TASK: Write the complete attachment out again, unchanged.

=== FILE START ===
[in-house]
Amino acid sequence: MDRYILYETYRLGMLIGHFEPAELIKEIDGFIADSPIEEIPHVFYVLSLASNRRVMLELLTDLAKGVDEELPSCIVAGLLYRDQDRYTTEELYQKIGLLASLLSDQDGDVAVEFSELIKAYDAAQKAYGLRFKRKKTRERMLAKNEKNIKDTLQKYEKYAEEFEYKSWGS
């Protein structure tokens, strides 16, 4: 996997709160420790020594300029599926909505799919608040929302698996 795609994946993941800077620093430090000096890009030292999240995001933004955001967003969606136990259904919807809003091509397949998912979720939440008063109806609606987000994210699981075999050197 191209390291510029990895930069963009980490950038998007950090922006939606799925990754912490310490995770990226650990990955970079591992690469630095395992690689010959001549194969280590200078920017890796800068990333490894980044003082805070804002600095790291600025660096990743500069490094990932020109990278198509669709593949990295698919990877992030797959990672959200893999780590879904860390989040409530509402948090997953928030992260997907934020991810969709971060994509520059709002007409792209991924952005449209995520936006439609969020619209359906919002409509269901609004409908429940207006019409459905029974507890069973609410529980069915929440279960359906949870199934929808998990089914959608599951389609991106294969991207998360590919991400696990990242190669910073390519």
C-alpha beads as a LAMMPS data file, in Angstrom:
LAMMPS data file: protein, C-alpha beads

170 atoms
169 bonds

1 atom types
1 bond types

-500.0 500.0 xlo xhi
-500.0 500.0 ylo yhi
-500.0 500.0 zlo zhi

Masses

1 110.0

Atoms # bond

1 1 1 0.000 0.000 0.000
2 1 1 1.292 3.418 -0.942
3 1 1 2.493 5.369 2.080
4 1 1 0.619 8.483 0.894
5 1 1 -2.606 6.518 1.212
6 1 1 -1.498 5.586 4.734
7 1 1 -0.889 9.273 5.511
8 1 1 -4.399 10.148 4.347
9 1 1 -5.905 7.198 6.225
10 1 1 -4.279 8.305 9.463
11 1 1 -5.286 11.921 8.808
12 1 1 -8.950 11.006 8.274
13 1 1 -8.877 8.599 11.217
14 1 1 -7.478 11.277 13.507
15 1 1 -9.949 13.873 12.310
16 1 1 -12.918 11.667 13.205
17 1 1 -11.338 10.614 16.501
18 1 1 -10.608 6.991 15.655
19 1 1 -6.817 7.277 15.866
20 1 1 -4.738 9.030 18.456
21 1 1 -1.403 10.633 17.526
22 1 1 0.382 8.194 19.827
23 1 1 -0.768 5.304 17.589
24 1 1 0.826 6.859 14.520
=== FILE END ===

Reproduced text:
[in-house]
Amino acid sequence: MDRYILYETYRLGMLIGHFEPAELIKEIDGFIADSPIEEIPHVFYVLSLASNRRVMLELLTDLAKGVDEELPSCIVAGLLYRDQDRYTTEELYQKIGLLASLLSDQDGDVAVEFSELIKAYDAAQKAYGLRFKRKKTRERMLAKNEKNIKDTLQKYEKYAEEFEYKSWGS
């Protein structure tokens, strides 16, 4: 996997709160420790020594300029599926909505799919608040929302698996 795609994946993941800077620093430090000096890009030292999240995001933004955001967003969606136990259904919807809003091509397949998912979720939440008063109806609606987000994210699981075999050197 191209390291510029990895930069963009980490950038998007950090922006939606799925990754912490310490995770990226650990990955970079591992690469630095395992690689010959001549194969280590200078920017890796800068990333490894980044003082805070804002600095790291600025660096990743500069490094990932020109990278198509669709593949990295698919990877992030797959990672959200893999780590879904860390989040409530509402948090997953928030992260997907934020991810969709971060994509520059709002007409792209991924952005449209995520936006439609969020619209359906919002409509269901609004409908429940207006019409459905029974507890069973609410529980069915929440279960359906949870199934929808998990089914959608599951389609991106294969991207998360590919991400696990990242190669910073390519």
C-alpha beads as a LAMMPS data file, in Angstrom:
LAMMPS data file: protein, C-alpha beads

170 atoms
169 bonds

1 atom types
1 bond types

-500.0 500.0 xlo xhi
-500.0 500.0 ylo yhi
-500.0 500.0 zlo zhi

Masses

1 110.0

Atoms # bond

1 1 1 0.000 0.000 0.000
2 1 1 1.292 3.418 -0.942
3 1 1 2.493 5.369 2.080
4 1 1 0.619 8.483 0.894
5 1 1 -2.606 6.518 1.212
6 1 1 -1.498 5.586 4.734
7 1 1 -0.889 9.273 5.511
8 1 1 -4.399 10.148 4.347
9 1 1 -5.905 7.198 6.225
10 1 1 -4.279 8.305 9.463
11 1 1 -5.286 11.921 8.808
12 1 1 -8.950 11.006 8.274
13 1 1 -8.877 8.599 11.217
14 1 1 -7.478 11.277 13.507
15 1 1 -9.949 13.873 12.310
16 1 1 -12.918 11.667 13.205
17 1 1 -11.338 10.614 16.501
18 1 1 -10.608 6.991 15.655
19 1 1 -6.817 7.277 15.866
20 1 1 -4.738 9.030 18.456
21 1 1 -1.403 10.633 17.526
22 1 1 0.382 8.194 19.827
23 1 1 -0.768 5.304 17.589
24 1 1 0.826 6.859 14.520